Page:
Logistics development follows the development of e-commerce. As more and more people shop online, more and more goods are transported by logistics. Comparing with traditional logistics in Indonesia, we can find that technology-enabled logistics can bring more value. Compared to the last mile that has seen plenty of involvement from many big players, we are more interested in the logistics matching platform, which can be divided into trucking and third-party logistics. Globally, successful truck matchmaking platforms include China’s Manbang and India’s BlackBuck. Successful third-party logistics matchmaking platforms, including China’s Cainiao and India’s Delivery. We think these two categories of logistics have more potential, which is why we invested in Kargo and Shipper.
Many of the projects invested by AC Ventures are also directly aimed at small and medium-sized micro-enterprises in Indonesia, such as Indonesian fintech company Payfazz (previously Convergence Ventures investment) and Indonesian digital accounting application BukuWarung. In your opinion, where are the opportunities and pain points for small and medium-sized enterprises in Indonesia? Why can BukuWarung attract the investment of a lot of big names VCs in the early stage of starting a business？
In Indonesia, there are 60 million MSMEs registered, and in reality there may be far more than 60 million. It is often said that these MSMEs contribute half of Indonesia’s GDP. The potential of MSMEs in Indonesia is huge, but most of them have no bank account, inefficient supply chain services and little use of technology to expand their business. So there is a lot of opportunity for tech companies to use technology to create more value for SMEs.
Using BukuWarung as an example, it provides SMEs with a simple digital bookkeeping application that allows SMEs to move away from paper-based bookkeeping. BukuWarung attracts a lot of capital investment because its product has a strong product-market fit, driven by technology and data, to truly address the main difficulties faced by SMEs and help them achieve business development.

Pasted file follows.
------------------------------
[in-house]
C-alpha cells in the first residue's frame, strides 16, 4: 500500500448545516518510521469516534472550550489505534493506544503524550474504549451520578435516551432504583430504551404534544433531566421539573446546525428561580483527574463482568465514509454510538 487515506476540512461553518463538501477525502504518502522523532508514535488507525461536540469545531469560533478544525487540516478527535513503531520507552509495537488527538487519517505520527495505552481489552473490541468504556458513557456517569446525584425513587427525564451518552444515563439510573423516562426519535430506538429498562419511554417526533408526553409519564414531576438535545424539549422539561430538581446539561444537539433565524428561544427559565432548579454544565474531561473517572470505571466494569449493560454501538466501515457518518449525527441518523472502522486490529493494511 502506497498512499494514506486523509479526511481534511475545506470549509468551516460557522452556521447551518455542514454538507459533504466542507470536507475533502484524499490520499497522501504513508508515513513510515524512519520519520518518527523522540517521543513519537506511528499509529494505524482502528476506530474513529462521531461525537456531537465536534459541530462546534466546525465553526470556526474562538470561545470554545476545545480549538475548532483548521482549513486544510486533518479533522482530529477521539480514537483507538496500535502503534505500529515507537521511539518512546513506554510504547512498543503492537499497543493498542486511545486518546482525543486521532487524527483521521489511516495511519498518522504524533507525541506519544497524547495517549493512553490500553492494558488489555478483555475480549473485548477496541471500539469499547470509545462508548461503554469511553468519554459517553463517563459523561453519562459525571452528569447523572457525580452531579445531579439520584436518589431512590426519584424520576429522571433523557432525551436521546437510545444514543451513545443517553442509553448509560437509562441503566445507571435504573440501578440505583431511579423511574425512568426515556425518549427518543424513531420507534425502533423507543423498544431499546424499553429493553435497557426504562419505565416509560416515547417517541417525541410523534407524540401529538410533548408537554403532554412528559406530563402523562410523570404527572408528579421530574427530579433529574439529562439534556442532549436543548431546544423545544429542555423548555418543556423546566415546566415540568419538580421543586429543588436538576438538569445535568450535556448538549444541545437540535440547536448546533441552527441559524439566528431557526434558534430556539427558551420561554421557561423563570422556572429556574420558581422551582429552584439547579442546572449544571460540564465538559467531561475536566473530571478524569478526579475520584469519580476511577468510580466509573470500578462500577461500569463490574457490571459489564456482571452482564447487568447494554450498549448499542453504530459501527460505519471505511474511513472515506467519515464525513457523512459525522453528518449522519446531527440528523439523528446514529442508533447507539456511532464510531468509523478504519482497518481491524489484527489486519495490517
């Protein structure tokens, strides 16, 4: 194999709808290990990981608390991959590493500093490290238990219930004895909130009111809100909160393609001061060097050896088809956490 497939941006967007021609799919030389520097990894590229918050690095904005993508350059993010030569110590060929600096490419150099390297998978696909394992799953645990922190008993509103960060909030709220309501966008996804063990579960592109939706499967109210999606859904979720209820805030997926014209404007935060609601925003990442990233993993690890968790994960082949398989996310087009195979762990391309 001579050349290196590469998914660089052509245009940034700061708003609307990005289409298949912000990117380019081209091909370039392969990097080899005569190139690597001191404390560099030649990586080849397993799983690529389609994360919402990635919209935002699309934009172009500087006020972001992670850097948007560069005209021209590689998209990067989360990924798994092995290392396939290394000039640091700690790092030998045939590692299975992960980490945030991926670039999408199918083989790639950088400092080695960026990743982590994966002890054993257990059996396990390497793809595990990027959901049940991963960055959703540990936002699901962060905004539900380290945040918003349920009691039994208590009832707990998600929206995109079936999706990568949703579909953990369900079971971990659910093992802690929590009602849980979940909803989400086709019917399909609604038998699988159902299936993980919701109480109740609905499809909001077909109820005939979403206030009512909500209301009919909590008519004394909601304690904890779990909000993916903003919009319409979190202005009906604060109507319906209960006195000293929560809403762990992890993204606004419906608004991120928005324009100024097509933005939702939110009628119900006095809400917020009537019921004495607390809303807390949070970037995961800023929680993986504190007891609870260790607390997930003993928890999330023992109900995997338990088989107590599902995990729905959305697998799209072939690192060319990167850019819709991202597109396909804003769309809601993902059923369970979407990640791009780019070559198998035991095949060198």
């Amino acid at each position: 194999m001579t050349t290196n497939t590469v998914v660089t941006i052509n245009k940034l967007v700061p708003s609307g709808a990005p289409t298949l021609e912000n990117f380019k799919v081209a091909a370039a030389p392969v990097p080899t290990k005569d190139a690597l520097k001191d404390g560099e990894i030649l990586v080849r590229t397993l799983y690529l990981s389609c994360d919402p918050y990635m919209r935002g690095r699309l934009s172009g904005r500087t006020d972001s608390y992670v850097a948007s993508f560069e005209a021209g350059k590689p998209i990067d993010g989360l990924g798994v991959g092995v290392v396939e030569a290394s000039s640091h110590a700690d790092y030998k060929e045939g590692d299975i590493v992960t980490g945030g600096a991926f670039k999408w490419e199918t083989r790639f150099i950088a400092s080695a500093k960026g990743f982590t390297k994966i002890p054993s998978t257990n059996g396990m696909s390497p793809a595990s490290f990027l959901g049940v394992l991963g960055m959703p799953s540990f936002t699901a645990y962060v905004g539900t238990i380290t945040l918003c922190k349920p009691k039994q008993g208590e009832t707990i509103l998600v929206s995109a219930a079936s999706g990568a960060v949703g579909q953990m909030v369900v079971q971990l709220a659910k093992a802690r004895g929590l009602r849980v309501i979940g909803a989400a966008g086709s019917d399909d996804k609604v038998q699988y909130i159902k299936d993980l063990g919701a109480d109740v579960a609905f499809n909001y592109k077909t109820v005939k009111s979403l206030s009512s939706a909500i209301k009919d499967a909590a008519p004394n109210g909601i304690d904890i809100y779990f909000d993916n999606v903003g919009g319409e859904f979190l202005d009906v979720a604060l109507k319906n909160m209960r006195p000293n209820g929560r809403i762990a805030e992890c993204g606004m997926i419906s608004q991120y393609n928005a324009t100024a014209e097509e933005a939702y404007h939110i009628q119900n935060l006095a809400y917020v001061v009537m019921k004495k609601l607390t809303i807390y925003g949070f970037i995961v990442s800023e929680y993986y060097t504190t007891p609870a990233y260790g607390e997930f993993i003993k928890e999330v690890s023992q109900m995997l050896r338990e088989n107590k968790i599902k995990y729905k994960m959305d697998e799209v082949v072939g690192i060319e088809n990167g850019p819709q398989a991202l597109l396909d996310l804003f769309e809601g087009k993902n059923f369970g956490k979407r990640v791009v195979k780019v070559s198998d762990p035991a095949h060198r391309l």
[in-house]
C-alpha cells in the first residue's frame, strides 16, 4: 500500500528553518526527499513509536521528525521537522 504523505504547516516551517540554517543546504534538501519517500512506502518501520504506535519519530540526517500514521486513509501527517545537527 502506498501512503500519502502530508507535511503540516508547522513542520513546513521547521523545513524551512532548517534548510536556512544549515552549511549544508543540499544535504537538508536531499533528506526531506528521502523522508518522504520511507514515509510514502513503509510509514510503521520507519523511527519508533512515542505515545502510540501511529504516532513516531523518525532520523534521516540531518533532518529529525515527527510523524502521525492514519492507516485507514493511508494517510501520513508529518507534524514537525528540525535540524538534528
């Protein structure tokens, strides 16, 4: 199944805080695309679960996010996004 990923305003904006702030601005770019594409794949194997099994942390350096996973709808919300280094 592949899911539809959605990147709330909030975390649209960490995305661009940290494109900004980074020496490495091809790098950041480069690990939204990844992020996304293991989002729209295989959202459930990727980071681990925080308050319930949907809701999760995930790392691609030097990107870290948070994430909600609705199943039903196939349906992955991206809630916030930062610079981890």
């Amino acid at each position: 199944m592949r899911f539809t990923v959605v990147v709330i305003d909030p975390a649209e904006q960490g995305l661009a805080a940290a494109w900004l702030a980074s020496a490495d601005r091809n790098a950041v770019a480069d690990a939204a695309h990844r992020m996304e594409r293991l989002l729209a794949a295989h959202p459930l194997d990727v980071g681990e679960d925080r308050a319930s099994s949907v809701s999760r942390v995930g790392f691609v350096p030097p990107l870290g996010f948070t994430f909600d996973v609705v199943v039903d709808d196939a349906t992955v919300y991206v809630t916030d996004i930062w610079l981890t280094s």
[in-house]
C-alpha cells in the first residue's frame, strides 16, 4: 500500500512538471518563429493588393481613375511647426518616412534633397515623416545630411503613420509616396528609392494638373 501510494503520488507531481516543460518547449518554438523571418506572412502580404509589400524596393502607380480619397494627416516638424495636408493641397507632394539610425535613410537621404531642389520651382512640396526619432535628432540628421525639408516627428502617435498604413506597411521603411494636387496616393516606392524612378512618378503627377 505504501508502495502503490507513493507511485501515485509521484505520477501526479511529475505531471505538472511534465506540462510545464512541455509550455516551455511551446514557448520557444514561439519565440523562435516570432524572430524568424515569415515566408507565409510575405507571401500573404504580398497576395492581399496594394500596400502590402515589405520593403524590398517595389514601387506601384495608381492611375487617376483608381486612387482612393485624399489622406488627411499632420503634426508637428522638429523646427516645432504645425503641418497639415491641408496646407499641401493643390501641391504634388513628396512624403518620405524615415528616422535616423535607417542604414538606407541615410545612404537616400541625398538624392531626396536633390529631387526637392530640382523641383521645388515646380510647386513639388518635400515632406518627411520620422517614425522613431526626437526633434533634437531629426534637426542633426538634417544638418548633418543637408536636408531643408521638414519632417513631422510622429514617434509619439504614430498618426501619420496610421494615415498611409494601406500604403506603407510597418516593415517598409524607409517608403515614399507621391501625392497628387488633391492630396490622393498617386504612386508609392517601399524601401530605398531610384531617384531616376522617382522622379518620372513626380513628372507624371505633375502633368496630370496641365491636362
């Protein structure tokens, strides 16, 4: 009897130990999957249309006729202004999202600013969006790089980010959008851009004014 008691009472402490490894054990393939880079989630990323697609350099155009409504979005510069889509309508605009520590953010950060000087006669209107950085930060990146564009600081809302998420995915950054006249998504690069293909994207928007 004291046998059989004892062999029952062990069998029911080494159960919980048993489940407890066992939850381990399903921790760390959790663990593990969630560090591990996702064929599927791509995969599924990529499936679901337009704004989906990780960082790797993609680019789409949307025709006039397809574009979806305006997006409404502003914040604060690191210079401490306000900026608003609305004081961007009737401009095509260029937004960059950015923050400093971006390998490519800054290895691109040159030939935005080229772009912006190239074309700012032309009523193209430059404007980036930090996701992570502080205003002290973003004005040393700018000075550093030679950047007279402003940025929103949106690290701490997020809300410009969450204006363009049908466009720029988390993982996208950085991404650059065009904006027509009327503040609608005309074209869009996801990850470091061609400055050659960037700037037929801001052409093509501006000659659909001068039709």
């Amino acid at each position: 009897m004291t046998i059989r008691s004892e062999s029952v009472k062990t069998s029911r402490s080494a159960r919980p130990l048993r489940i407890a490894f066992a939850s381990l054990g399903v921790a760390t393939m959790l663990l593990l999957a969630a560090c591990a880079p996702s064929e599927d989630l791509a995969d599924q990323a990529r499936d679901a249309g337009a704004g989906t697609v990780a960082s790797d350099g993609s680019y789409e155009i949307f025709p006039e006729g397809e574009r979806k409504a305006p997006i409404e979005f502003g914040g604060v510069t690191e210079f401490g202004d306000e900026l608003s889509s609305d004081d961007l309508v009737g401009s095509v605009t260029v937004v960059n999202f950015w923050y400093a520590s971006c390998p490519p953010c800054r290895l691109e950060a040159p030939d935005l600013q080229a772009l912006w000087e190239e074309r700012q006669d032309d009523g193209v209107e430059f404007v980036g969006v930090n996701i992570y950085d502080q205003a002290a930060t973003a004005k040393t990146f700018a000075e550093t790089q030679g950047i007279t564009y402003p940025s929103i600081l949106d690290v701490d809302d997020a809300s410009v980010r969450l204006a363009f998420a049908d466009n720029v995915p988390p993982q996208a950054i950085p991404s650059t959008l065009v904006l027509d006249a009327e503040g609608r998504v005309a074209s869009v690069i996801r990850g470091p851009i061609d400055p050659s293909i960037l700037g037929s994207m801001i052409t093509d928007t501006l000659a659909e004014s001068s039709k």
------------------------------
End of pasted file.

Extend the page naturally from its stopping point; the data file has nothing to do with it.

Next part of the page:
At this stage, BukuWarung is still focused on products, it is too early to talk about profitability. But BukuWarung will leverage its vast business network to provide different forms of financial services to companies. As far as we are concerned, BukuWarung will eventually reach profitability as a fintech. Many MSMEs do not have sufficient banking services and financial services because they cannot produce financial data to prove their business status. But BukuWarung can help these companies record data, describe the business status to financial institutions, and obtain credit funds to expand the business. While the opportunity originates from micro, small and medium-sized enterprises, but through the use of financial technology businesses may also discover new business models.
As a former co-founder of online language education Idapted, I believe you have a deeper understanding of the field of online education. Back in Indonesia, online education companies such as Ruanguru and Zenius are also growing very fast. Is there any chance to do online education in Indonesia now？
I have always been interested in education. From the entrepreneurial experience I mentioned earlier, I think investment is also about the timing, investment in education cannot be too early. So we didn’t invest in education technology when we launched our first fund, until 2020 when we invested in Indonesian online education CoLearn.
Especially under the influence of this year’s pandemic, everyone’s acceptance of education technology has increased. Under the pandemic, online education has become the only choice for many students. So, I think there are still many investment opportunities in the field of education technology in many markets, not only Indonesia, but also India, China, the United States and so on. There are a lot of educational technology players, and there are a variety of technology models for retaining users. Ruangguru and Zenius are content-based, focusing on a range of learning subjects. We are more concerned about recent opportunities, such as after-school tutoring. Educational technology combines learning problems with live streaming, allowing students to contact their teachers after class, conduct group learning, or get private tutoring. I think teaching and learning must be connected with the teacher, and dynamic content allows students learn more efficiently.
Future: Indonesia’s next unicorn/Indonesia’s opportunities
Overall, Adrian sees Indonesia as a very attractive market. There are plenty of opportunities to try out proven models from China, India, and the U.S., where Indonesian entrepreneurs can come up with unicorn value-level market solutions. Now is still the best time to invest in Indonesia. “I think local VCs like us also have some advantages during the pandemic. Many foreign investors have no way to come to Indonesia because of the pandemic, we can find the best early companies and complete the investment without competition.”